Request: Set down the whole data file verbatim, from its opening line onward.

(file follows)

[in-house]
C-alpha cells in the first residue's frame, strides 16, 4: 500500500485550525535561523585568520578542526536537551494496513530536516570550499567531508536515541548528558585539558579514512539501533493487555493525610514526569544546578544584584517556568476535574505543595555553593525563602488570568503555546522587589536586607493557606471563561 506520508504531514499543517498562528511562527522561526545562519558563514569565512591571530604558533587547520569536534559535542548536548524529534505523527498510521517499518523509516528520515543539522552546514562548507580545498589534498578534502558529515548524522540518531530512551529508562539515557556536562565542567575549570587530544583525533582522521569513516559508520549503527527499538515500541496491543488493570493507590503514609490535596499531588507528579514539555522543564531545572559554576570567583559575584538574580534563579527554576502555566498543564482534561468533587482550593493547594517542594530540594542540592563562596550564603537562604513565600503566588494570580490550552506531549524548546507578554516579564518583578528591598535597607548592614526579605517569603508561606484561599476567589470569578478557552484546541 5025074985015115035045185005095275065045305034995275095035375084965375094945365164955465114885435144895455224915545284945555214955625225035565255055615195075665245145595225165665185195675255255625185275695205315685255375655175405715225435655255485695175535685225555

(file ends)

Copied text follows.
[in-house]
C-alpha cells in the first residue's frame, strides 16, 4: 500500500485550525535561523585568520578542526536537551494496513530536516570550499567531508536515541548528558585539558579514512539501533493487555493525610514526569544546578544584584517556568476535574505543595555553593525563602488570568503555546522587589536586607493557606471563561 506520508504531514499543517498562528511562527522561526545562519558563514569565512591571530604558533587547520569536534559535542548536548524529534505523527498510521517499518523509516528520515543539522552546514562548507580545498589534498578534502558529515548524522540518531530512551529508562539515557556536562565542567575549570587530544583525533582522521569513516559508520549503527527499538515500541496491543488493570493507590503514609490535596499531588507528579514539555522543564531545572559554576570567583559575584538574580534563579527554576502555566498543564482534561468533587482550593493547594517542594530540594542540592563562596550564603537562604513565600503566588494570580490550552506531549524548546507578554516579564518583578528591598535597607548592614526579605517569603508561606484561599476567589470569578478557552484546541 5025074985015115035045185005095275065045305034995275095035375084965375094945365164955465114885435144895455224915545284945555214955625225035565255055615195075665245145595225165665185195675255255625185275695205315685255375655175405715225435655255485695175535685225555